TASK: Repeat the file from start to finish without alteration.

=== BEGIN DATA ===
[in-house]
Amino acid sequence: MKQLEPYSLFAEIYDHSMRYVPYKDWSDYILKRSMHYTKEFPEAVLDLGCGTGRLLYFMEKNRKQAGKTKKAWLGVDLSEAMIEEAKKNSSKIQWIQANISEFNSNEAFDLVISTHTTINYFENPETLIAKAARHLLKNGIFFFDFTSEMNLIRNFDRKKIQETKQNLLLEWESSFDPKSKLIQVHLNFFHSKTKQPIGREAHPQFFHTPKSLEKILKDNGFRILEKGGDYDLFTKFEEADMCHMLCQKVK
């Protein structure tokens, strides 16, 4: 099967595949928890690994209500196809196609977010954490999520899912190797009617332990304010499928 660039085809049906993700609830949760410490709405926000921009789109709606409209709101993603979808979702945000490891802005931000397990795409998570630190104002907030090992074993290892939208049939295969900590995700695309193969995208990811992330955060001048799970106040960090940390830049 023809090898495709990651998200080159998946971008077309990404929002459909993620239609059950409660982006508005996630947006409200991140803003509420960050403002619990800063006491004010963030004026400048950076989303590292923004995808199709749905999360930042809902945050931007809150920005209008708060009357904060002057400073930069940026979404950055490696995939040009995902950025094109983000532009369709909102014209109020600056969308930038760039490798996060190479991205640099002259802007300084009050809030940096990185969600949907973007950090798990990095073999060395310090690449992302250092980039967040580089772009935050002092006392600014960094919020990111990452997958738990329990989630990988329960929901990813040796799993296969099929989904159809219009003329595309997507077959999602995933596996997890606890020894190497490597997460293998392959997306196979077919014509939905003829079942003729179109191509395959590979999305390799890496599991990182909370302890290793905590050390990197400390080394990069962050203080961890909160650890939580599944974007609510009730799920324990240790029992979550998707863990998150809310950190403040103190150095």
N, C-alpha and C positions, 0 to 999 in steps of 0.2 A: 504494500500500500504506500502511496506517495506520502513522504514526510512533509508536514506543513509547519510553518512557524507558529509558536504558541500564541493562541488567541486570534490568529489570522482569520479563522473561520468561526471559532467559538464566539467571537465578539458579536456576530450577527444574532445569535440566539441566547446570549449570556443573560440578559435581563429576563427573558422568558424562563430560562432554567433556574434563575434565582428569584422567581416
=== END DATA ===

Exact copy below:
[in-house]
Amino acid sequence: MKQLEPYSLFAEIYDHSMRYVPYKDWSDYILKRSMHYTKEFPEAVLDLGCGTGRLLYFMEKNRKQAGKTKKAWLGVDLSEAMIEEAKKNSSKIQWIQANISEFNSNEAFDLVISTHTTINYFENPETLIAKAARHLLKNGIFFFDFTSEMNLIRNFDRKKIQETKQNLLLEWESSFDPKSKLIQVHLNFFHSKTKQPIGREAHPQFFHTPKSLEKILKDNGFRILEKGGDYDLFTKFEEADMCHMLCQKVK
């Protein structure tokens, strides 16, 4: 099967595949928890690994209500196809196609977010954490999520899912190797009617332990304010499928 660039085809049906993700609830949760410490709405926000921009789109709606409209709101993603979808979702945000490891802005931000397990795409998570630190104002907030090992074993290892939208049939295969900590995700695309193969995208990811992330955060001048799970106040960090940390830049 023809090898495709990651998200080159998946971008077309990404929002459909993620239609059950409660982006508005996630947006409200991140803003509420960050403002619990800063006491004010963030004026400048950076989303590292923004995808199709749905999360930042809902945050931007809150920005209008708060009357904060002057400073930069940026979404950055490696995939040009995902950025094109983000532009369709909102014209109020600056969308930038760039490798996060190479991205640099002259802007300084009050809030940096990185969600949907973007950090798990990095073999060395310090690449992302250092980039967040580089772009935050002092006392600014960094919020990111990452997958738990329990989630990988329960929901990813040796799993296969099929989904159809219009003329595309997507077959999602995933596996997890606890020894190497490597997460293998392959997306196979077919014509939905003829079942003729179109191509395959590979999305390799890496599991990182909370302890290793905590050390990197400390080394990069962050203080961890909160650890939580599944974007609510009730799920324990240790029992979550998707863990998150809310950190403040103190150095």
N, C-alpha and C positions, 0 to 999 in steps of 0.2 A: 504494500500500500504506500502511496506517495506520502513522504514526510512533509508536514506543513509547519510553518512557524507558529509558536504558541500564541493562541488567541486570534490568529489570522482569520479563522473561520468561526471559532467559538464566539467571537465578539458579536456576530450577527444574532445569535440566539441566547446570549449570556443573560440578559435581563429576563427573558422568558424562563430560562432554567433556574434563575434565582428569584422567581416